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Queen of the Aviary

Victoria crowned pigeonIf you hear “pigeon” and think of a dull gray bird picking garbage off the sidewalk, think again. The Victoria crowned pigeon is so regal, with its blue-grey and maroon feathers and its lacy “crown,” that it was named for Queen Victoria.

Both males and females sport the large crown, or crest, but the Victoria crowned pigeon that arrived at the Milwaukee County Zoo last summer is female. Her name is Enga, after a province in New Guinea where the bird lives in the wild. “At first she was timid of her new surroundings, but after becoming familiar with her exhibit mates, she became more at ease in her new environment,” says Bryan Kwiatkowski, an aviary zookeeper. “She has become quite chummy with the crested wood partridge family and often can be seen foraging, preening and resting near them.”

At about 5 pounds and more than 2 feet tall, the Victoria crowned pigeon is the largest pigeon in the world since the extinction of the dodo. This bird also faces threats from habitat destruction and hunting, and it’s listed as “near threatened” by the International Union for Conservation of Nature. It spends most of its time on the ground and enjoys eating seeds, fruit and insects. Enga especially seems to like mealworms, Kwiatkowski says.

The Zoo expects to get a male Victoria crowned pigeon in the future and hopes the birds will breed. The pigeons make loud booming noises when courting each other. But for now you can keep Enga company on the west end of the Herb & Nada Mahler Family Aviary.

New Potto Climbing Around

PottoOn New Year’s Day, the Milwaukee County Zoo welcomed a new furry resident: a male African potto named Jabari. He joins female African potto Kiazi in the Small Mammals Building. Jabari, born in 2001, comes from Metro Park Zoo in Cleveland. According to Rhonda Crenshaw, area supervisor of small mammals, Jabari and Kiazi are already a perfect match and are expected to breed. “We didn’t have any issues introducing them,” Crenshaw says. “They love each other.” Jabari – whose name means “the brave one” in Swahili – has already gone as far as to scent-mark Kiazi. This is a common form of communication between pottos, using scent glands and trails of urine to mark their territory and to communicate their reproductive state.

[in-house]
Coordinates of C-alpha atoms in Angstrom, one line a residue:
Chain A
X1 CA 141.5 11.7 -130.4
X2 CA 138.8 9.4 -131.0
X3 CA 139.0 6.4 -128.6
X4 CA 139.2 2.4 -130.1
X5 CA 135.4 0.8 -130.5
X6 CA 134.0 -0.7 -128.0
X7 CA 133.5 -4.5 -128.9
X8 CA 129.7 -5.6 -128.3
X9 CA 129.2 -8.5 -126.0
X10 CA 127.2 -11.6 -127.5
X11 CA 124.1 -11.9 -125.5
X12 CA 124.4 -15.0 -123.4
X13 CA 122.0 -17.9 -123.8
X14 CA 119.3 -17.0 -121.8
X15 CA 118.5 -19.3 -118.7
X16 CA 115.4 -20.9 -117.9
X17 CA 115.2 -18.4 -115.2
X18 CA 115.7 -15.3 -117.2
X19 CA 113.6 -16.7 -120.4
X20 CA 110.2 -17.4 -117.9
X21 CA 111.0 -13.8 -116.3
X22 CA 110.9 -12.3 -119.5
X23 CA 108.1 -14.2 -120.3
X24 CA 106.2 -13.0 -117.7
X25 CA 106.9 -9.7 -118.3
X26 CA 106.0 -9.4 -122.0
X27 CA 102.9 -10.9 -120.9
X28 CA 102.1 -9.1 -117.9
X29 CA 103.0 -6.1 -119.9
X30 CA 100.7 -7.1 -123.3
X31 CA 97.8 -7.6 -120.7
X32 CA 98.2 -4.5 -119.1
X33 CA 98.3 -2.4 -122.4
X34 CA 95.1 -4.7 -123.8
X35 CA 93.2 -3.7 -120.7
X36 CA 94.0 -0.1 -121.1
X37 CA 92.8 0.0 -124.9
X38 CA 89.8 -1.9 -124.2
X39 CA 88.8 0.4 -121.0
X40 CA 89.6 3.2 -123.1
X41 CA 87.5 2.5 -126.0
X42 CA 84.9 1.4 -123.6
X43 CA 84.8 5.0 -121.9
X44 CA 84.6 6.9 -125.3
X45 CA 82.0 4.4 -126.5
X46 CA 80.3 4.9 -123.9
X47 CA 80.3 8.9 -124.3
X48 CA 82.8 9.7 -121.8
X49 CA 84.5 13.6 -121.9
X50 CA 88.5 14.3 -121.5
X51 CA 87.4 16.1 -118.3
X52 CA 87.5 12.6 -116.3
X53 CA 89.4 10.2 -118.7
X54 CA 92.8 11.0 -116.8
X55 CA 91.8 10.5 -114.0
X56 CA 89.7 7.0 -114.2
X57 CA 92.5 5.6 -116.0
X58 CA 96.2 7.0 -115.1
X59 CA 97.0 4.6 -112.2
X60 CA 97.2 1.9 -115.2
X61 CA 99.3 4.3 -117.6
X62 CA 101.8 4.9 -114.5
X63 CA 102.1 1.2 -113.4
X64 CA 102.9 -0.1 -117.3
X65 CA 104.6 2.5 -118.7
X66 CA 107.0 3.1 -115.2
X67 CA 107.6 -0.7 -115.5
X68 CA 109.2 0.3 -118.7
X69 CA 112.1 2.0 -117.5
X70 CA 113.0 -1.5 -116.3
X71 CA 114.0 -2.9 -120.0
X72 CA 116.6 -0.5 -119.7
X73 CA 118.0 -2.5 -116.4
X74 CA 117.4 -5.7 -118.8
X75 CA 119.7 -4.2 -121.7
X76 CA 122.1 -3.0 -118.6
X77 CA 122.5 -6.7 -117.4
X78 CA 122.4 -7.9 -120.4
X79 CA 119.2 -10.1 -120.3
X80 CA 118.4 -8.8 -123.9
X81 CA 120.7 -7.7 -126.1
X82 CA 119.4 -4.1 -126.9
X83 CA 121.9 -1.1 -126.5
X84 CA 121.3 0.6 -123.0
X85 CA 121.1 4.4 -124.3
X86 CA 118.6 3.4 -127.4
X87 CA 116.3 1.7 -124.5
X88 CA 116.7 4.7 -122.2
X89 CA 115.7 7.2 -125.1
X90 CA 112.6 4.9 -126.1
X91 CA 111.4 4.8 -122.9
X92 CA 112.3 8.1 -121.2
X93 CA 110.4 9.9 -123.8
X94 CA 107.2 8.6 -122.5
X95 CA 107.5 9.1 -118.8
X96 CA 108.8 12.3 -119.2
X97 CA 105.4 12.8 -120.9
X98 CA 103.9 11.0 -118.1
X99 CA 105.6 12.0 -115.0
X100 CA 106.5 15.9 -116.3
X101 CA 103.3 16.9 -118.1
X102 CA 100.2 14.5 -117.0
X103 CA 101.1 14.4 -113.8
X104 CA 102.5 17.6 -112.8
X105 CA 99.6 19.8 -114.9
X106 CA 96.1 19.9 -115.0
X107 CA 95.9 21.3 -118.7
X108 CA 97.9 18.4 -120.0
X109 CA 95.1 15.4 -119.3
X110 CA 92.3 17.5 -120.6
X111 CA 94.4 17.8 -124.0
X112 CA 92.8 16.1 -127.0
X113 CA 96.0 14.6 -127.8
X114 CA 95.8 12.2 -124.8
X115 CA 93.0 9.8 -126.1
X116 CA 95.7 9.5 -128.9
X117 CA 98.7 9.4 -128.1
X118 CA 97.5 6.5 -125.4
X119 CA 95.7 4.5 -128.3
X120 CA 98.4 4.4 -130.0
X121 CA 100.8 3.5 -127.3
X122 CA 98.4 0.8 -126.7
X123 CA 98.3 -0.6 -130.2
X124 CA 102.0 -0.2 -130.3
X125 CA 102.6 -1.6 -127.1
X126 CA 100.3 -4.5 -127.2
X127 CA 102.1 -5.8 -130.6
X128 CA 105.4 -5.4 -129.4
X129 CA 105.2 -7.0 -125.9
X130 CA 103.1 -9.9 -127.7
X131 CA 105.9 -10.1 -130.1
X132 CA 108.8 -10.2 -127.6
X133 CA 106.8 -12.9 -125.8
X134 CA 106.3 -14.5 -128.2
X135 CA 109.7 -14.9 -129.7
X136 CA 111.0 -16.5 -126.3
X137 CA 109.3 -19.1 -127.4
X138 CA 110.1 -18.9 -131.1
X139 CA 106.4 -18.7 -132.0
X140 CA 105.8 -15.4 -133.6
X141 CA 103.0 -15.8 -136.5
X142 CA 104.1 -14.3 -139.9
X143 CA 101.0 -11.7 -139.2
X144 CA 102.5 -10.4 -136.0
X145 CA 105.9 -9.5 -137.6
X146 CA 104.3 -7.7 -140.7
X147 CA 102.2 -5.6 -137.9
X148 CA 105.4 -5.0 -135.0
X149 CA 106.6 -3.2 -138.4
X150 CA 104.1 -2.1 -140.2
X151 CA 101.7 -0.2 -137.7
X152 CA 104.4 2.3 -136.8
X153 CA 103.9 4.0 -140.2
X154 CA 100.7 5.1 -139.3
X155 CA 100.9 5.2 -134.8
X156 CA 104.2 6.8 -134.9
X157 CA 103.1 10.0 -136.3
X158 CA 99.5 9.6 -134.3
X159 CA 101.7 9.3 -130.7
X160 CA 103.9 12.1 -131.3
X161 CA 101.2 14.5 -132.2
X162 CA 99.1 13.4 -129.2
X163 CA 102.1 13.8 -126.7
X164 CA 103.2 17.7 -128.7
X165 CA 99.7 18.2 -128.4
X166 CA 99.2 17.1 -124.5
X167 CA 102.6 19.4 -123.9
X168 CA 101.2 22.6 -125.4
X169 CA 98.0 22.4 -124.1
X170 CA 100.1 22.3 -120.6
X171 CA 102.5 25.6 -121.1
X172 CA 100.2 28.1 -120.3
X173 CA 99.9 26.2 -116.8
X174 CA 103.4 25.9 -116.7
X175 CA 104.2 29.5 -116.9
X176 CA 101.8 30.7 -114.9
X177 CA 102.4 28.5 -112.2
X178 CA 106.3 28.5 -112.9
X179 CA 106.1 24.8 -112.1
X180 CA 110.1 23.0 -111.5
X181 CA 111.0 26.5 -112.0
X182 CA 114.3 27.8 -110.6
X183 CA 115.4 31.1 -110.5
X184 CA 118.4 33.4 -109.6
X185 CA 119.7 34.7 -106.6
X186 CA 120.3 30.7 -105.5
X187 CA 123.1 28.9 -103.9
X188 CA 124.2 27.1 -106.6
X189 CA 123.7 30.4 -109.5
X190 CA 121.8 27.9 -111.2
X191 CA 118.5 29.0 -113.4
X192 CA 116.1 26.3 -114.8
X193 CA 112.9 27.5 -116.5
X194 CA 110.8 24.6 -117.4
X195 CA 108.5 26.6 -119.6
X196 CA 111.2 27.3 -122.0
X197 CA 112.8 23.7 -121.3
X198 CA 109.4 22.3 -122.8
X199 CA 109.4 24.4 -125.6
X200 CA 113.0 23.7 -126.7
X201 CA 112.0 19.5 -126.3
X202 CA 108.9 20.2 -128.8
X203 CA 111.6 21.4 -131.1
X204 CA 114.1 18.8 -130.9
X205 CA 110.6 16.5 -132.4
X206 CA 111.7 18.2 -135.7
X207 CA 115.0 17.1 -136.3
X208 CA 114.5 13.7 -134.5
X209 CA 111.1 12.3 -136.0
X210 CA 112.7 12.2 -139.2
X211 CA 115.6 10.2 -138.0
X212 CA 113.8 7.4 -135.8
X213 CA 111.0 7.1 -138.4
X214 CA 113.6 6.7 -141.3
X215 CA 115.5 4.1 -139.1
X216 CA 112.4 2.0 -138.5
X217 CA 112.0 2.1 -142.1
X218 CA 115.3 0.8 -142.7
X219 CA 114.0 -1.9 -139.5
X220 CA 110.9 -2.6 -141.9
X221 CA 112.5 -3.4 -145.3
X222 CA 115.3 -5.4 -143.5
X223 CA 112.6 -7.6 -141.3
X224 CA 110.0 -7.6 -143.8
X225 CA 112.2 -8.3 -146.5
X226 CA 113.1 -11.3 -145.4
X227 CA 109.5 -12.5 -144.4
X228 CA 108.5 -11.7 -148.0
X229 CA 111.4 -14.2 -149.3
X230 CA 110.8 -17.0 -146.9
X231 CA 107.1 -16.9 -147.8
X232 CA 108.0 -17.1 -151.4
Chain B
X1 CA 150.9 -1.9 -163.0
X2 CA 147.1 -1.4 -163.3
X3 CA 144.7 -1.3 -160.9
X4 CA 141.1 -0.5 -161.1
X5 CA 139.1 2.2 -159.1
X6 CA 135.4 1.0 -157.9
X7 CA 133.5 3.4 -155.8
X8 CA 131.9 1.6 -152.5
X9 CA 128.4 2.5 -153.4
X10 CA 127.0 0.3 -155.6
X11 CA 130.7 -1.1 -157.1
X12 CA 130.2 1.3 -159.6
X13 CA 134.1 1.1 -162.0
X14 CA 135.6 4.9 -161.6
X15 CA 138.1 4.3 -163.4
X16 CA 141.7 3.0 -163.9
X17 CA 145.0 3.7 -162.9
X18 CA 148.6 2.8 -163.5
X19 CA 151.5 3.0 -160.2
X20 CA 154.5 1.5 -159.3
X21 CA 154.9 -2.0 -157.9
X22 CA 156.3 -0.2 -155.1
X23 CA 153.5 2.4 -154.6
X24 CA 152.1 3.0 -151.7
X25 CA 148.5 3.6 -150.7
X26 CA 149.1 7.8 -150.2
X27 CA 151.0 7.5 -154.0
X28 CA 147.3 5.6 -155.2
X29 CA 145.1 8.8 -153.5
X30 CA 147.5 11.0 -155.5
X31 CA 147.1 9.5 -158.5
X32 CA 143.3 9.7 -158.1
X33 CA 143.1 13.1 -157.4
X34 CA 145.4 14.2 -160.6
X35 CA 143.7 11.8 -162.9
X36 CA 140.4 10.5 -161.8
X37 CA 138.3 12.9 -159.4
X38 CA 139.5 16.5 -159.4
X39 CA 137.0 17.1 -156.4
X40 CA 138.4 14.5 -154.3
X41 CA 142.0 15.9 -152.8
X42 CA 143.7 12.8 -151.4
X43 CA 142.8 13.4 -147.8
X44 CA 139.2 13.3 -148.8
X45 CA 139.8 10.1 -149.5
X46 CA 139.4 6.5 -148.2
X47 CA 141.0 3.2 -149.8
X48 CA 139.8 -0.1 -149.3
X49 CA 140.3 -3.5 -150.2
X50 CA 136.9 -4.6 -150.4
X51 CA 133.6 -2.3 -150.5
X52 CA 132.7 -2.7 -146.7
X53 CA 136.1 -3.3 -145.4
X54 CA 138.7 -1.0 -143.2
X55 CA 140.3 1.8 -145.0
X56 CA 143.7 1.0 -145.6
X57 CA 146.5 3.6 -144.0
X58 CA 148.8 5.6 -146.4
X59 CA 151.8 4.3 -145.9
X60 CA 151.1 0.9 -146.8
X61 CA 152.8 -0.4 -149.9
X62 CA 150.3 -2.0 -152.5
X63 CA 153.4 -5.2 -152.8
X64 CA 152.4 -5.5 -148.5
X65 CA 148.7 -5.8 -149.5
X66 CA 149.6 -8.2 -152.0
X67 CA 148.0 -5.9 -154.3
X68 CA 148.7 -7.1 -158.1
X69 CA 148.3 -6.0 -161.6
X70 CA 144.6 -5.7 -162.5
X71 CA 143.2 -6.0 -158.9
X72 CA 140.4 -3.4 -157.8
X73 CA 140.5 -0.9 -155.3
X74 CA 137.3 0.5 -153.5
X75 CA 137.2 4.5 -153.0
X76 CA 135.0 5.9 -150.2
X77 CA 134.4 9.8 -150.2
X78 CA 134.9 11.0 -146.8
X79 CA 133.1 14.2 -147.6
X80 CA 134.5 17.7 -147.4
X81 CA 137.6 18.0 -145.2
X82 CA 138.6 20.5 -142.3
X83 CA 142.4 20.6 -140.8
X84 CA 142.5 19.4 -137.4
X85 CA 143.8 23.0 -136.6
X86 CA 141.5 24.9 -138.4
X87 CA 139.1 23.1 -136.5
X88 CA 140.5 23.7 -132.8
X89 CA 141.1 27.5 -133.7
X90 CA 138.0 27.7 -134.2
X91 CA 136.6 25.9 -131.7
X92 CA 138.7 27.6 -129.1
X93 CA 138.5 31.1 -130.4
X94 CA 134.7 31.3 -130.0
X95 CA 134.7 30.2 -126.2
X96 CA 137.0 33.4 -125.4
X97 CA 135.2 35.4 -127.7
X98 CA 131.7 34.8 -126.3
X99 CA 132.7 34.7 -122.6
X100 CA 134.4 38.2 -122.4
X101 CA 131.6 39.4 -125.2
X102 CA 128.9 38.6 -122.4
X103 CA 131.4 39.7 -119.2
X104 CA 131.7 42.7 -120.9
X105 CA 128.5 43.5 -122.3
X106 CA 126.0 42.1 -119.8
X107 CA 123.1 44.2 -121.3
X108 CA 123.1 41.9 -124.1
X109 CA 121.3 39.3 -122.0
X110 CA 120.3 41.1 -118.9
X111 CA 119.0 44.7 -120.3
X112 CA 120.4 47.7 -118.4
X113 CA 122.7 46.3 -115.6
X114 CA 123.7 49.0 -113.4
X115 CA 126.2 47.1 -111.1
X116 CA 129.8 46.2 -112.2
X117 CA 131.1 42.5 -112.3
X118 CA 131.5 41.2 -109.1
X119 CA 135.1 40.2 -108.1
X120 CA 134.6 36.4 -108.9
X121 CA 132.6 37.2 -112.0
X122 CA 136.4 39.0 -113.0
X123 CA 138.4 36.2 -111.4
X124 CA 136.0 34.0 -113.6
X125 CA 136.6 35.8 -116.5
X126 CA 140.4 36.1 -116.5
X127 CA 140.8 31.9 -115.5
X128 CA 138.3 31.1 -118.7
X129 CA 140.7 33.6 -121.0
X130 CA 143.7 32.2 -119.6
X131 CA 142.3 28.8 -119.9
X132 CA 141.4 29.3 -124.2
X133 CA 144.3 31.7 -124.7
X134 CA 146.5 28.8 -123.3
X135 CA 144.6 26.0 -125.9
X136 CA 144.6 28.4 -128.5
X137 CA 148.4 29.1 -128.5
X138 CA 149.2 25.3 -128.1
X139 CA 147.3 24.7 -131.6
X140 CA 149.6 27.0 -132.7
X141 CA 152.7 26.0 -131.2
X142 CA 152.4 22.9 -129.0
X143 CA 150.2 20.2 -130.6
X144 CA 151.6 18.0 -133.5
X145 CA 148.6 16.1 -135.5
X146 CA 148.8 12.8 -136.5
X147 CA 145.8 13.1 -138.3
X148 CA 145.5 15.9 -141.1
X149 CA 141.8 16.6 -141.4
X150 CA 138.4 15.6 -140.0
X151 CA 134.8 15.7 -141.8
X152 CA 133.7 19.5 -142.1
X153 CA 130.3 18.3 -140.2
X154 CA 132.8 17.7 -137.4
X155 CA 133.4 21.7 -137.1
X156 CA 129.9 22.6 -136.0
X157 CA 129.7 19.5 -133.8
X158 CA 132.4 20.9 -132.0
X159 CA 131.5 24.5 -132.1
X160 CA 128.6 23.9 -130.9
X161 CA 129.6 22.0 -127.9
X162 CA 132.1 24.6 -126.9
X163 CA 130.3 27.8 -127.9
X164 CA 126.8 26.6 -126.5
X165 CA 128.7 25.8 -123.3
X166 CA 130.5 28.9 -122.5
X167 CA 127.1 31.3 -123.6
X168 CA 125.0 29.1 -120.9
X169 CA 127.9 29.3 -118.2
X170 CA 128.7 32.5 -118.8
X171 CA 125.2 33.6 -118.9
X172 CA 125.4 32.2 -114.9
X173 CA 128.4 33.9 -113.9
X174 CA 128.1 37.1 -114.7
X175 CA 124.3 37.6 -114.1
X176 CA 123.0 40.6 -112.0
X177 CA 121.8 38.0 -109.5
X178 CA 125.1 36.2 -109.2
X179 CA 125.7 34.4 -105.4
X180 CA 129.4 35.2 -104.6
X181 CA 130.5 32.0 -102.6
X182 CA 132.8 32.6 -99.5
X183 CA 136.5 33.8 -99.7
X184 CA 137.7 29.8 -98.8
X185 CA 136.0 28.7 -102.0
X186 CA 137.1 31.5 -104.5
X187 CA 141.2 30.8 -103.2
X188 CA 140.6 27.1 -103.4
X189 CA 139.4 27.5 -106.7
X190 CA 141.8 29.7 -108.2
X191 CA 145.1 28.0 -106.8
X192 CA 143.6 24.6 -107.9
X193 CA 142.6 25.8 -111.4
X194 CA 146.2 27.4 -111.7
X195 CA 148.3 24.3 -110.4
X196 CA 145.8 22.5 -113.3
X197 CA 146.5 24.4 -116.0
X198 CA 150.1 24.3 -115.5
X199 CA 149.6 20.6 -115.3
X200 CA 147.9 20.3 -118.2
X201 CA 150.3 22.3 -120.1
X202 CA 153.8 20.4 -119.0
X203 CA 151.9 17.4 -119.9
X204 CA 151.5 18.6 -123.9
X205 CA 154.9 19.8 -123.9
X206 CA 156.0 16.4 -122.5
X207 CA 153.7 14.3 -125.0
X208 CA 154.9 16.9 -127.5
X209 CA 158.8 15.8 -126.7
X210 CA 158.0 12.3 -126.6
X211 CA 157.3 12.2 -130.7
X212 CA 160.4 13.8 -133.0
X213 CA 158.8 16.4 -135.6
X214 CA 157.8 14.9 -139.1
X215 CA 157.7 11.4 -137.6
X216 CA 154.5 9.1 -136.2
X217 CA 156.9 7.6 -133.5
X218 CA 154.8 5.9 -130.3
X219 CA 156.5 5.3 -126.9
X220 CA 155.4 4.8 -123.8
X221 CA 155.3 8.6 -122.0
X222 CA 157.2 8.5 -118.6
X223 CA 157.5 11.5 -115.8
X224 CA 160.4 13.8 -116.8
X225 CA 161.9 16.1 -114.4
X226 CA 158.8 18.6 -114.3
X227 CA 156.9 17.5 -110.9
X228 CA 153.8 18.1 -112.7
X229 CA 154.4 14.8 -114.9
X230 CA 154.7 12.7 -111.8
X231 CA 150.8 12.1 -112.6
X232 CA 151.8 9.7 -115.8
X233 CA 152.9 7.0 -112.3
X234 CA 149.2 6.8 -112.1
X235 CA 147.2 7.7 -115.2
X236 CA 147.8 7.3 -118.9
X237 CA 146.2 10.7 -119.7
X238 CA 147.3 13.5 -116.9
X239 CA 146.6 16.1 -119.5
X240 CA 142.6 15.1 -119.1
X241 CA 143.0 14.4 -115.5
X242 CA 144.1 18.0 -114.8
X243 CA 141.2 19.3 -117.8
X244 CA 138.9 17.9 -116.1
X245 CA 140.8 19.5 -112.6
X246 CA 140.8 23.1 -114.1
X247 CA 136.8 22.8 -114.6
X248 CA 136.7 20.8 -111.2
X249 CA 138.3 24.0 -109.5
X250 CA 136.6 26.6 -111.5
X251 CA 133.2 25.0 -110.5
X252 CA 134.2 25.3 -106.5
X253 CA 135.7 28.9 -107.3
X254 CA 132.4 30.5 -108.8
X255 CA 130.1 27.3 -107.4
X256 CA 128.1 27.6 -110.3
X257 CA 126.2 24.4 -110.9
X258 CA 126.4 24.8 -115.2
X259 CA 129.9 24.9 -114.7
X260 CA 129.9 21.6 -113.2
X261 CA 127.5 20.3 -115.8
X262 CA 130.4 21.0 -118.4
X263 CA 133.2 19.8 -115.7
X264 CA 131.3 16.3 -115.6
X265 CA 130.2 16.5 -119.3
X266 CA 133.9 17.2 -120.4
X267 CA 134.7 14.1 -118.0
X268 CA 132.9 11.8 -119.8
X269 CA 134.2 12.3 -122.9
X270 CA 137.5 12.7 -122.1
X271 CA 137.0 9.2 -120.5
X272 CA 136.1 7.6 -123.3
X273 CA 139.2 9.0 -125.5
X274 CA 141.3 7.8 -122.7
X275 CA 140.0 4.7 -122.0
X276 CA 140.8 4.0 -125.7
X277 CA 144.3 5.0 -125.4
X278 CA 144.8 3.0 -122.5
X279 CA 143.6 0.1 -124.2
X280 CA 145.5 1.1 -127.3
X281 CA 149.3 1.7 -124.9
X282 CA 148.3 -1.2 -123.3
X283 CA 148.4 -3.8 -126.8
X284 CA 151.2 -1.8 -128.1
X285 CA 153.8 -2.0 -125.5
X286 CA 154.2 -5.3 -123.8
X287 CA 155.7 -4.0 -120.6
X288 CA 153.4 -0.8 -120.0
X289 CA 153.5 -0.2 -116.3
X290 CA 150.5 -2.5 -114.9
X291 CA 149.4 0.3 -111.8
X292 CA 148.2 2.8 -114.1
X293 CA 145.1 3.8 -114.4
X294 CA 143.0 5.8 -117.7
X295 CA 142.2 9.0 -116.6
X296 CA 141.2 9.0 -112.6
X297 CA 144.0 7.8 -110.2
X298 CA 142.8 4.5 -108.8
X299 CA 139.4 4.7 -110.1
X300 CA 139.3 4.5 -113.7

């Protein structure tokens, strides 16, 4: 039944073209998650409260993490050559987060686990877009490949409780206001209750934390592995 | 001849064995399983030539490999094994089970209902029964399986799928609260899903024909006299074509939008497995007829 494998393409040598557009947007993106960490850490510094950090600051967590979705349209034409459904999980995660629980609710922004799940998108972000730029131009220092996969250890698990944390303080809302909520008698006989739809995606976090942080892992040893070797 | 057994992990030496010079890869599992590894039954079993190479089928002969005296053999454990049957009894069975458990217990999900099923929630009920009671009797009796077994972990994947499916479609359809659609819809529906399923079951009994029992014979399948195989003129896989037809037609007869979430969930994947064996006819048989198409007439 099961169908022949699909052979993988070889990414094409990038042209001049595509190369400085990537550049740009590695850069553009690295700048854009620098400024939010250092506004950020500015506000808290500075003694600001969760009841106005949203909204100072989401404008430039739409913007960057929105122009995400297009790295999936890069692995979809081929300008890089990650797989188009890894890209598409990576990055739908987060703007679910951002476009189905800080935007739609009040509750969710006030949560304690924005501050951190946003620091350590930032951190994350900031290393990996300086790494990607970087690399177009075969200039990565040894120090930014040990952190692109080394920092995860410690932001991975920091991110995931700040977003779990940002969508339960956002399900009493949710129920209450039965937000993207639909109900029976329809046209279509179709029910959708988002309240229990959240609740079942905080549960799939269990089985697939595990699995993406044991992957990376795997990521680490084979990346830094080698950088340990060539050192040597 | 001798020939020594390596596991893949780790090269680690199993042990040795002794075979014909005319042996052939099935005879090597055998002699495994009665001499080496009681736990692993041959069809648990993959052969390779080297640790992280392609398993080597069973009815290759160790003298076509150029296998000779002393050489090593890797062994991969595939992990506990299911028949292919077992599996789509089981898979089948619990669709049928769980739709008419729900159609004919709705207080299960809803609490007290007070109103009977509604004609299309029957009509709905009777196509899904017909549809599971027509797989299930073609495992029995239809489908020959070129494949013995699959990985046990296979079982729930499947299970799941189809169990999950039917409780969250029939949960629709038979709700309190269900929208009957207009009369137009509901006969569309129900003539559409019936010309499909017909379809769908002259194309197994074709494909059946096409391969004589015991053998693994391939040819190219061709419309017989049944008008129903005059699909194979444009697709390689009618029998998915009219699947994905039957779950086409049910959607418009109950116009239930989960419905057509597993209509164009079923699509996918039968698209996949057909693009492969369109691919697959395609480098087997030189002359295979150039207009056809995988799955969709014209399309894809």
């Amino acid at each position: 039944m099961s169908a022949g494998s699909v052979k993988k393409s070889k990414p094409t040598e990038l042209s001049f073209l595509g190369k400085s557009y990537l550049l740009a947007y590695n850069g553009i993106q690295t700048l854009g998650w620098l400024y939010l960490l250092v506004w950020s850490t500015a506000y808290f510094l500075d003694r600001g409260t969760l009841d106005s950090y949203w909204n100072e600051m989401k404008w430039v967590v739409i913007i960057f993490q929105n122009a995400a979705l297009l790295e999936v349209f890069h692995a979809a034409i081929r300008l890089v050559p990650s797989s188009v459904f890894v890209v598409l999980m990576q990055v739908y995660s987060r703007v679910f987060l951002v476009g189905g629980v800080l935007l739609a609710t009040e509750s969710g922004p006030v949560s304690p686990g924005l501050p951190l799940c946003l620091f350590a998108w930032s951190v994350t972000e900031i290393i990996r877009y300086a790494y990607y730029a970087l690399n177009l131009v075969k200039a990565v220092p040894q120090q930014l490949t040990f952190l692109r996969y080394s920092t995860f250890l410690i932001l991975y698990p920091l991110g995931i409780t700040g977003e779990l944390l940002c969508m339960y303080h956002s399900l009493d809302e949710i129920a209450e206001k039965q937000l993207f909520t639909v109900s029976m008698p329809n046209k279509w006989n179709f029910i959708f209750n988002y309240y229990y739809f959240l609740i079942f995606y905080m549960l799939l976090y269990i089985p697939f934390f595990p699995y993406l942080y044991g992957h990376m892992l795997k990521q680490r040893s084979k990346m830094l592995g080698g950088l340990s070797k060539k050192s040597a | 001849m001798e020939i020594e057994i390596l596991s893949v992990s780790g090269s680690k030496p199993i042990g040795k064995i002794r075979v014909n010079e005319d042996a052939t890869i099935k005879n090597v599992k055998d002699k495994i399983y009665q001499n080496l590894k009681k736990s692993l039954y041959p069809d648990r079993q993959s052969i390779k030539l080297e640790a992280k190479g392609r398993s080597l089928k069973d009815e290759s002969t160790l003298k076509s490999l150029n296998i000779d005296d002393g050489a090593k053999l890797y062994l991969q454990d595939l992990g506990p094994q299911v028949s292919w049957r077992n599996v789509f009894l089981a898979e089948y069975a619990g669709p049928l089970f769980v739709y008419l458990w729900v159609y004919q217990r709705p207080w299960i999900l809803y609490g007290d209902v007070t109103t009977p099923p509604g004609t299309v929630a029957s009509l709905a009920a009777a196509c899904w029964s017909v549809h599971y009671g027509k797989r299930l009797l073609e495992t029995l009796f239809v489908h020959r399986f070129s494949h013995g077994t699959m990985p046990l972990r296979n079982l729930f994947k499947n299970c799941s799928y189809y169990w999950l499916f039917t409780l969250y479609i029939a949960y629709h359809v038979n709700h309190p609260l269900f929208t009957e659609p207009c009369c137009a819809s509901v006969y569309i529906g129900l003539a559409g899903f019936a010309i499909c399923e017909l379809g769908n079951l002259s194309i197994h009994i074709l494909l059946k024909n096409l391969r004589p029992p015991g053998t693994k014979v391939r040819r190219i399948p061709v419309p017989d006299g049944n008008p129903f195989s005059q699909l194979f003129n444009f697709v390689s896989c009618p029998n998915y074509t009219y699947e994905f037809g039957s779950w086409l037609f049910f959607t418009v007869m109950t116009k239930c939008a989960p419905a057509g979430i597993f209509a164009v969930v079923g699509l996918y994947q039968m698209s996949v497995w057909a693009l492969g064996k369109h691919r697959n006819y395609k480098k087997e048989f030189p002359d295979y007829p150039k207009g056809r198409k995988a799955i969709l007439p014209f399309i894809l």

Jabari moves around like Spider-Man. Instead of shooting out webs, he uses his joints to climb up the side of the wall with ease onto a nearby branch, where he crawls upside down to reach the other side. “Pottos can crawl under branches just as well as they can climb on top of branches,” Crenshaw says. You can tell the difference between Jabari and Kiazi because Jabari’s tail is longer and has a black tip at the end.

This small, nocturnal omnivore can hook onto any crevice with its strong grip. It has specialized blood vessels to maintain a strong grip for a long period of time. In the wild, if danger is near, the potto will sit very still to blend in and hold this position for hours. For extra protection, a potto will tuck its head for defense and project bony vertebrae along its neck. These vertebrae have sharp points and act as a shield. Yet its jumbo eyes make it look cute and cuddly. Crenshaw says, “Their faces and their little furry bodies just remind me of a teddy bear.”